A wonderful example of Chinese export porcelain for the American market, this highly decorative Sepia Fitzhugh 16″ oval platter is magnificently handpainted and centered with the initials for Richard Renshaw Thomson (1799-1824) who was both agent for his father’s Philadelphia trading company, as well as American consul in Canton. Measuring 11″ x 16″ and in excellent condition. Circa 1820-24.
A fine example of Chinese export porcelain made for the American market, in this case Rhode Island, decorated with a version of the American eagle behind on oval reserve with the gilded initials JF for John Brown Francis (1791-1864), at one time the state’s governor and then one of its U.S. Senators. The cup measuring 4 3/8″ in diameter, the saucer 6 1/4″, both pieces in good condition, slight re-touch to the gilding. Early 19th century.
One of the loveliest services made for the American market, this Chinese export porcelain 7 3/4″ pudding dish is richly decorated with a peach ground border and roundel meticulously decorated with a sepia and gilded Regency-style border, the roundel centered with a rearing lion above a cranellated wall, the crest of the Chew-Wilcox family of Philadelphia, prominent China trade merchants of the early 19th century. The dish is in excellent condition and the service dates to circa 1810. $1850.
En suite with our offering of a Nicholas Brown, Jr. part dinner service, we have several pieces from that group of fine American market Chinese export priced individually and comprising: 9 1/2″ dinner plates ($1,600.00 each); 6″ side plates ($550.00 each) and 7 1/2″ plates ($1,050.00 each). Beautiful overglaze blue enameled and gilded drape and shield within underglaze blue spearhead and lattice outer borders. All in excellent condition. Circa 1800.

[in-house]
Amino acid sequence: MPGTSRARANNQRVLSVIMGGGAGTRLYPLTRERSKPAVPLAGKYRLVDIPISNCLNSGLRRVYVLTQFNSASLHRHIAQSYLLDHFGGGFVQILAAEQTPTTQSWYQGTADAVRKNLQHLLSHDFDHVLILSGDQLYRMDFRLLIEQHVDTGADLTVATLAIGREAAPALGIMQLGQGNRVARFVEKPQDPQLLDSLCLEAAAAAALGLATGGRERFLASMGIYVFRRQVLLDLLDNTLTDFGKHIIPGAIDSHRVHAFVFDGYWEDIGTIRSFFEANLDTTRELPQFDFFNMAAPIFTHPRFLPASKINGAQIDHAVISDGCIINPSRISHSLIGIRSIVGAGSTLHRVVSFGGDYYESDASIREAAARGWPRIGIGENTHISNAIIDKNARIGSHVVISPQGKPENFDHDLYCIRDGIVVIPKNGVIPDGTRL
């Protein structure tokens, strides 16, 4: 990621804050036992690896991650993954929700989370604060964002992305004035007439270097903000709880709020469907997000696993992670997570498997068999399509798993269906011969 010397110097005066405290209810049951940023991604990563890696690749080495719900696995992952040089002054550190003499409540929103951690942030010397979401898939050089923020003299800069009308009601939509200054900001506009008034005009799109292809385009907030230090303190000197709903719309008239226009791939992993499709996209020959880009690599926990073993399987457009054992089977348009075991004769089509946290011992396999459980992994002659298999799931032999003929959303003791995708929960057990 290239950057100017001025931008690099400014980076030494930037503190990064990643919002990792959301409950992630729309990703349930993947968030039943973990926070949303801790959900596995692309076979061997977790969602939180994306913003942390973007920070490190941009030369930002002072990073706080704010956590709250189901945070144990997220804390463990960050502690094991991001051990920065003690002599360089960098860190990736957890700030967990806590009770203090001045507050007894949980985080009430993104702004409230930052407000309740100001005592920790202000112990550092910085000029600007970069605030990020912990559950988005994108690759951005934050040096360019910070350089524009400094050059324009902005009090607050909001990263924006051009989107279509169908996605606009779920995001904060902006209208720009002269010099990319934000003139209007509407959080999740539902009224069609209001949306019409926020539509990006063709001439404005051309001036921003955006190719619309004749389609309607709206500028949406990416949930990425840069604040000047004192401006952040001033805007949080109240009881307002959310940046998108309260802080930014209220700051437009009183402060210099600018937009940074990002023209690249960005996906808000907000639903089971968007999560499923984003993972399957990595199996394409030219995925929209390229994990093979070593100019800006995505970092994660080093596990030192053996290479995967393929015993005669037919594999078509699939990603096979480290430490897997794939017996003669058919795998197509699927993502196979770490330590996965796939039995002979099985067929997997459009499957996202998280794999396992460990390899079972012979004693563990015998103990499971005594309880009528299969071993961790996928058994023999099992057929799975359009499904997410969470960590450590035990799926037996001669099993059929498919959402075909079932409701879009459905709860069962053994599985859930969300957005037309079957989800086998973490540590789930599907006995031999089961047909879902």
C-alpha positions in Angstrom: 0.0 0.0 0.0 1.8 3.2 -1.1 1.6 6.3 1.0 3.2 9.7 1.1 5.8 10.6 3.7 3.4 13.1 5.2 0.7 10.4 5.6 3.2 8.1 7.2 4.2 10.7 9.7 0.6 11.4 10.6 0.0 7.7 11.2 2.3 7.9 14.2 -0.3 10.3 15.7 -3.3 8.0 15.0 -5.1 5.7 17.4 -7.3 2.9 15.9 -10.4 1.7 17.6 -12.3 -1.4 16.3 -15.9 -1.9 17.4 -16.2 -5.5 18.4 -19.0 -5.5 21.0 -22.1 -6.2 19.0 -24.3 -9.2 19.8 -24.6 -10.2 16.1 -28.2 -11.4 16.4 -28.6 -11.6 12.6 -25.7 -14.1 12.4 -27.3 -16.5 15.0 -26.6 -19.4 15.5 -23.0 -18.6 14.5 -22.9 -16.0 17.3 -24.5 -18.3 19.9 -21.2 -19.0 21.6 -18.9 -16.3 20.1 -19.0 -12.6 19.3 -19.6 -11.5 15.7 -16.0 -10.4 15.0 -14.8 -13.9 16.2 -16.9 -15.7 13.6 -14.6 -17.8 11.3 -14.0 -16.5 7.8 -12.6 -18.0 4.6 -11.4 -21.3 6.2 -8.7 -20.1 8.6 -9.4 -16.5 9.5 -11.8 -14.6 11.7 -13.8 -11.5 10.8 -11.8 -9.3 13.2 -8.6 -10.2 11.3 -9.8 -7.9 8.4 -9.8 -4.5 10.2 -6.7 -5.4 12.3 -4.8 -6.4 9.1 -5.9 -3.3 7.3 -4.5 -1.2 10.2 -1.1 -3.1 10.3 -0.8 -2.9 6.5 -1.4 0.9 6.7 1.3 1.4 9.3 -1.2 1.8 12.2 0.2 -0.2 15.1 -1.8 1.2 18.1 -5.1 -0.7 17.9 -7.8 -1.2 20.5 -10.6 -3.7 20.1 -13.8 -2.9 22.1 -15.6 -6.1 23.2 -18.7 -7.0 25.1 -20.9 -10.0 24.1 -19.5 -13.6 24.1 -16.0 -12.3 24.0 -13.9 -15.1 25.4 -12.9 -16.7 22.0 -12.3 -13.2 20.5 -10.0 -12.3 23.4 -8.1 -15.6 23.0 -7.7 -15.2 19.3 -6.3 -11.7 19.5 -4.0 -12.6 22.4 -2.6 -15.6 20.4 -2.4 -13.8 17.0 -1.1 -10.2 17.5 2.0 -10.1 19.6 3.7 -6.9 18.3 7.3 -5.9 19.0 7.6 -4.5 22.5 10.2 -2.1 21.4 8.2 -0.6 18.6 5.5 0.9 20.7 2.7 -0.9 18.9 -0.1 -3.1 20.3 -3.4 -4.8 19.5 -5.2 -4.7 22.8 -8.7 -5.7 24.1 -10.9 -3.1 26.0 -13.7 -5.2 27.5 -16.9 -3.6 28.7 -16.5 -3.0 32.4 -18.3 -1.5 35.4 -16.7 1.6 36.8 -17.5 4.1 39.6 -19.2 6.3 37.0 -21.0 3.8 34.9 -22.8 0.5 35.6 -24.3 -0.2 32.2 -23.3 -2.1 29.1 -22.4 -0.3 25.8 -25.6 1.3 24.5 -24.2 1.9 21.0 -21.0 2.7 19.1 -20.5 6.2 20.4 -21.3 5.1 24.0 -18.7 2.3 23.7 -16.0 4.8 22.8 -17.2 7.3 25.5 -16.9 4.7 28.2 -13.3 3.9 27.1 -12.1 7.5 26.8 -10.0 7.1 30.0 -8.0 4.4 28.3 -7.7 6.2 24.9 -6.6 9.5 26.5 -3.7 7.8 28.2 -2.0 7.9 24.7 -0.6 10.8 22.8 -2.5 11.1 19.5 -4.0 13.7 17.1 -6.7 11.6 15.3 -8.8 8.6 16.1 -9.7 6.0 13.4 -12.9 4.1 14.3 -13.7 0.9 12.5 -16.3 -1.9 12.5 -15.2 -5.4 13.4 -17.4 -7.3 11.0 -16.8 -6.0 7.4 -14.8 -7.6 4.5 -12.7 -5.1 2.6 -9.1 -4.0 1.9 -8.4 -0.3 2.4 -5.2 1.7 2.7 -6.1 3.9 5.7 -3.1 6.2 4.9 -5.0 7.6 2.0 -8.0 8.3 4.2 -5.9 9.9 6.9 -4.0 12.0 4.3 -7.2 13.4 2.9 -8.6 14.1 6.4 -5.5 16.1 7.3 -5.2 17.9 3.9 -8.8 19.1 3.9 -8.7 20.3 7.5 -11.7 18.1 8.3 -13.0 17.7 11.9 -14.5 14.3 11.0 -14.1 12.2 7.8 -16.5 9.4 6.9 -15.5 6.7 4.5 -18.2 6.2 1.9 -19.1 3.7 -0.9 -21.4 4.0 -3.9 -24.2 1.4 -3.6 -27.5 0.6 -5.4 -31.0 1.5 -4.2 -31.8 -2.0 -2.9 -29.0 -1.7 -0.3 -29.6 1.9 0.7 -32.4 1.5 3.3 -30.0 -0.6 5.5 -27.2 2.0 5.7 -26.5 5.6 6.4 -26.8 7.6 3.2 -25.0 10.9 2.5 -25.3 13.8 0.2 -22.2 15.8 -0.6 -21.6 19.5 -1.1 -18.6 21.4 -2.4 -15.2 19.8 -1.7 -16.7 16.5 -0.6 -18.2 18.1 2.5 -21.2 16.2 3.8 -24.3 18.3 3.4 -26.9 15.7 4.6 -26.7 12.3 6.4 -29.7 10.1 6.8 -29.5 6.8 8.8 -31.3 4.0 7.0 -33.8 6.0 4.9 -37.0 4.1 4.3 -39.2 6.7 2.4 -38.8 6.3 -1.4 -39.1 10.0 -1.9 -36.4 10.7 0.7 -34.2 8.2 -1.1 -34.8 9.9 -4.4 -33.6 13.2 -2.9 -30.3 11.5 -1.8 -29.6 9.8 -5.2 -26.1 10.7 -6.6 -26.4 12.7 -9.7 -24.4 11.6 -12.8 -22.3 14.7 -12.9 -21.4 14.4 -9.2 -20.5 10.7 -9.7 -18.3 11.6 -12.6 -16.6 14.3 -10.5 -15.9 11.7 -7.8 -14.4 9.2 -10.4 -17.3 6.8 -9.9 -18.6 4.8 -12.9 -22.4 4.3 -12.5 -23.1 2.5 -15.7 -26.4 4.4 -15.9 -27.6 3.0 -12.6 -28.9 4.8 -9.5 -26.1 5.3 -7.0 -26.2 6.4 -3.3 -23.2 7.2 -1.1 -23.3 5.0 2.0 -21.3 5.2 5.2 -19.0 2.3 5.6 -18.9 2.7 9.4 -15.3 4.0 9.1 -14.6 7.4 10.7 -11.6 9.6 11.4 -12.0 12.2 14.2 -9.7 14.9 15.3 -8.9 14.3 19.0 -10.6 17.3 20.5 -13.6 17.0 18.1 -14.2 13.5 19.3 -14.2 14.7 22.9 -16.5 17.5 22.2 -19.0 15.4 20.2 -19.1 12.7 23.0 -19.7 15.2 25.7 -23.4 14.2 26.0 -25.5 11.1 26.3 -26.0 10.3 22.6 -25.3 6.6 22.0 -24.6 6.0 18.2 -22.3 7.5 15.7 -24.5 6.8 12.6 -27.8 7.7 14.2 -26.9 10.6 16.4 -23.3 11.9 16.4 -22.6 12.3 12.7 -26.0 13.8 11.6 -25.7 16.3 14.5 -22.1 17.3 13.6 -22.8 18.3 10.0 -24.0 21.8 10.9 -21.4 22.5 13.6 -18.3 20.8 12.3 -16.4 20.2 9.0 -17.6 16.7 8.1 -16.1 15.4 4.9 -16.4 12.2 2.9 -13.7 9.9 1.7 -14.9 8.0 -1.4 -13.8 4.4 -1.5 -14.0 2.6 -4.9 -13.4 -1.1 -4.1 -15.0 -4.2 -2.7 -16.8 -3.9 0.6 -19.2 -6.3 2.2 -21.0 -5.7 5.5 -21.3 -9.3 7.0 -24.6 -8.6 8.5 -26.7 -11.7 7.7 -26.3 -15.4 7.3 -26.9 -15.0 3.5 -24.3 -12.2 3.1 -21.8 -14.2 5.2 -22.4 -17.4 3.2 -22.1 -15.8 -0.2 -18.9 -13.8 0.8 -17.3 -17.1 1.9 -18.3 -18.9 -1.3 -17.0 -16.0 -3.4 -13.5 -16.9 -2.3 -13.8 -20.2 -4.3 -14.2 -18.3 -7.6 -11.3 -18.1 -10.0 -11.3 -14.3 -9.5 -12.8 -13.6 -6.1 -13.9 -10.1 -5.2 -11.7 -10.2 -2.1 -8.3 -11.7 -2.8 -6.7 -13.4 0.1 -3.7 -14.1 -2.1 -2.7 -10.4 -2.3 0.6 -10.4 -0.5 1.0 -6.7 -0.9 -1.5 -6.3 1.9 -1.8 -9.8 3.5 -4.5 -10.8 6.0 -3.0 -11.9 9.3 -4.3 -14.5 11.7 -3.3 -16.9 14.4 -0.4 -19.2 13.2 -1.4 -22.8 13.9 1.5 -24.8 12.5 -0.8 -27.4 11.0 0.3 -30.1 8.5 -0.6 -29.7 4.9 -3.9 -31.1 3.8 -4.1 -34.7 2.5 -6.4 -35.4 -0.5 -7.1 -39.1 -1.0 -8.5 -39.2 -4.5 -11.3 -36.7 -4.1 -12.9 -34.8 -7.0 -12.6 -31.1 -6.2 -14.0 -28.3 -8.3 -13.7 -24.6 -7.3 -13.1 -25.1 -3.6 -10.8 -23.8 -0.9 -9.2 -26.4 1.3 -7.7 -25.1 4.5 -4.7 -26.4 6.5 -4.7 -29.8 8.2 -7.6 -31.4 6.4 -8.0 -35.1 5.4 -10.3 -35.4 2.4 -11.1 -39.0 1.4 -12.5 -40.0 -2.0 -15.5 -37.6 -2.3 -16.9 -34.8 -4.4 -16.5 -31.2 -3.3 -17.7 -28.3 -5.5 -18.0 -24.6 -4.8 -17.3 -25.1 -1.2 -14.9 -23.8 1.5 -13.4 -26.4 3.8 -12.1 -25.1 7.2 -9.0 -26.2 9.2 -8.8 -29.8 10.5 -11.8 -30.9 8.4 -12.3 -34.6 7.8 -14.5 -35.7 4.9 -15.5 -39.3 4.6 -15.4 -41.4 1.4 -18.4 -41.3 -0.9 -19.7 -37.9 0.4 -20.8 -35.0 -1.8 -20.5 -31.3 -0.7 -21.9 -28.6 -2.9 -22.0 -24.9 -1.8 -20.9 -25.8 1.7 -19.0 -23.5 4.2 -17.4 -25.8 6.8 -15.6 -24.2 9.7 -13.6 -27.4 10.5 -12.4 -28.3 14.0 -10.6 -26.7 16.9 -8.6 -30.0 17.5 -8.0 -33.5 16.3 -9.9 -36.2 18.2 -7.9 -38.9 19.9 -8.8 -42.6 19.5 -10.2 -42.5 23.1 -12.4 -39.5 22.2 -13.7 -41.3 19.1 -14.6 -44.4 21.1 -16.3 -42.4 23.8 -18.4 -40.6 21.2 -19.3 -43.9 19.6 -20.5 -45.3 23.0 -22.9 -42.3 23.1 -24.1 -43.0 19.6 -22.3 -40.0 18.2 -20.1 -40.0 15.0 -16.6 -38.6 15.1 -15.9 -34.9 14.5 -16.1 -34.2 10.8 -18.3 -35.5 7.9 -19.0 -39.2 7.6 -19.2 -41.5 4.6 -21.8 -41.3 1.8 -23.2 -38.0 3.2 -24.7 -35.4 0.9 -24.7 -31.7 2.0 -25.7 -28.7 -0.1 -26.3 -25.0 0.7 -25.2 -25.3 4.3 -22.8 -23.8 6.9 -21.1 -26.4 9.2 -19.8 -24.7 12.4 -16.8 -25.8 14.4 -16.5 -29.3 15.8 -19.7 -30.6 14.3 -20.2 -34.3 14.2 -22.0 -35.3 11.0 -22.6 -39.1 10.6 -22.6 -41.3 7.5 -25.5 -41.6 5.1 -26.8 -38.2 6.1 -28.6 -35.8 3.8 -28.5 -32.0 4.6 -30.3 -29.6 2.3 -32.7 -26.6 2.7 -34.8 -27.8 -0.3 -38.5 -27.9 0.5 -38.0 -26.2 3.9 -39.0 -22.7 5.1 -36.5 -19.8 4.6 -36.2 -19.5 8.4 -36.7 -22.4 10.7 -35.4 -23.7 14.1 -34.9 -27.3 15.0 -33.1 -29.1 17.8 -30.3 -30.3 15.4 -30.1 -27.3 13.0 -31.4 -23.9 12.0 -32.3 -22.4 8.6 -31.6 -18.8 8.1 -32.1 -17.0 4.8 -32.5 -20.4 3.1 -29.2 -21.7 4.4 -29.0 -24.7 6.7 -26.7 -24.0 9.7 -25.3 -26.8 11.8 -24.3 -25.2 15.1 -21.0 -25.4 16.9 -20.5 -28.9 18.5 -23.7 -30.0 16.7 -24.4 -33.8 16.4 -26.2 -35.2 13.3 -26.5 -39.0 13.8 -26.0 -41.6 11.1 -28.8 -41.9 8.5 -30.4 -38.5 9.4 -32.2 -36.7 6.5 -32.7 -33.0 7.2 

A charming pair of Chinese export porcelain pots de creme made for the American market, each decorated with bands of a rare apple green enamel with gilded details and centered with gilded floral sprigs. From a service made for the Russell family of Nantucket who settled on the island in the early 18th century and married amongst the island’s elite with Starbucks, Macys and Barnards to name a few. This rare green color must have been difficult to produce as it only seems to appear on export wares for a brief period in the early 19th century. Each measuring approximately 3″ tall. One in very good condition, the other with a small chip to the underside of the cover and restoration to the handle. Circa 1800-1810. $1,450.00 the pair.
A very attractive Chinese export porcelain handled cup and saucer, made for the American market in the Brown Fitzhugh pattern and more specifically, from a service ordered for, and bearing the initials of, prominent Philadelphia China Trader, JAMES LARGE MIFFLIN, who was the grand nephew of Thomas Mifflin, first governor of Pennsylvania. Lovely quality and amazing, hand-painted and gilded detailing. Faint line to the cup, otherwise very good condition and a great form for any American market collector. Saucer 5 1/2″ in diameter. Circa 1825. $1,450.00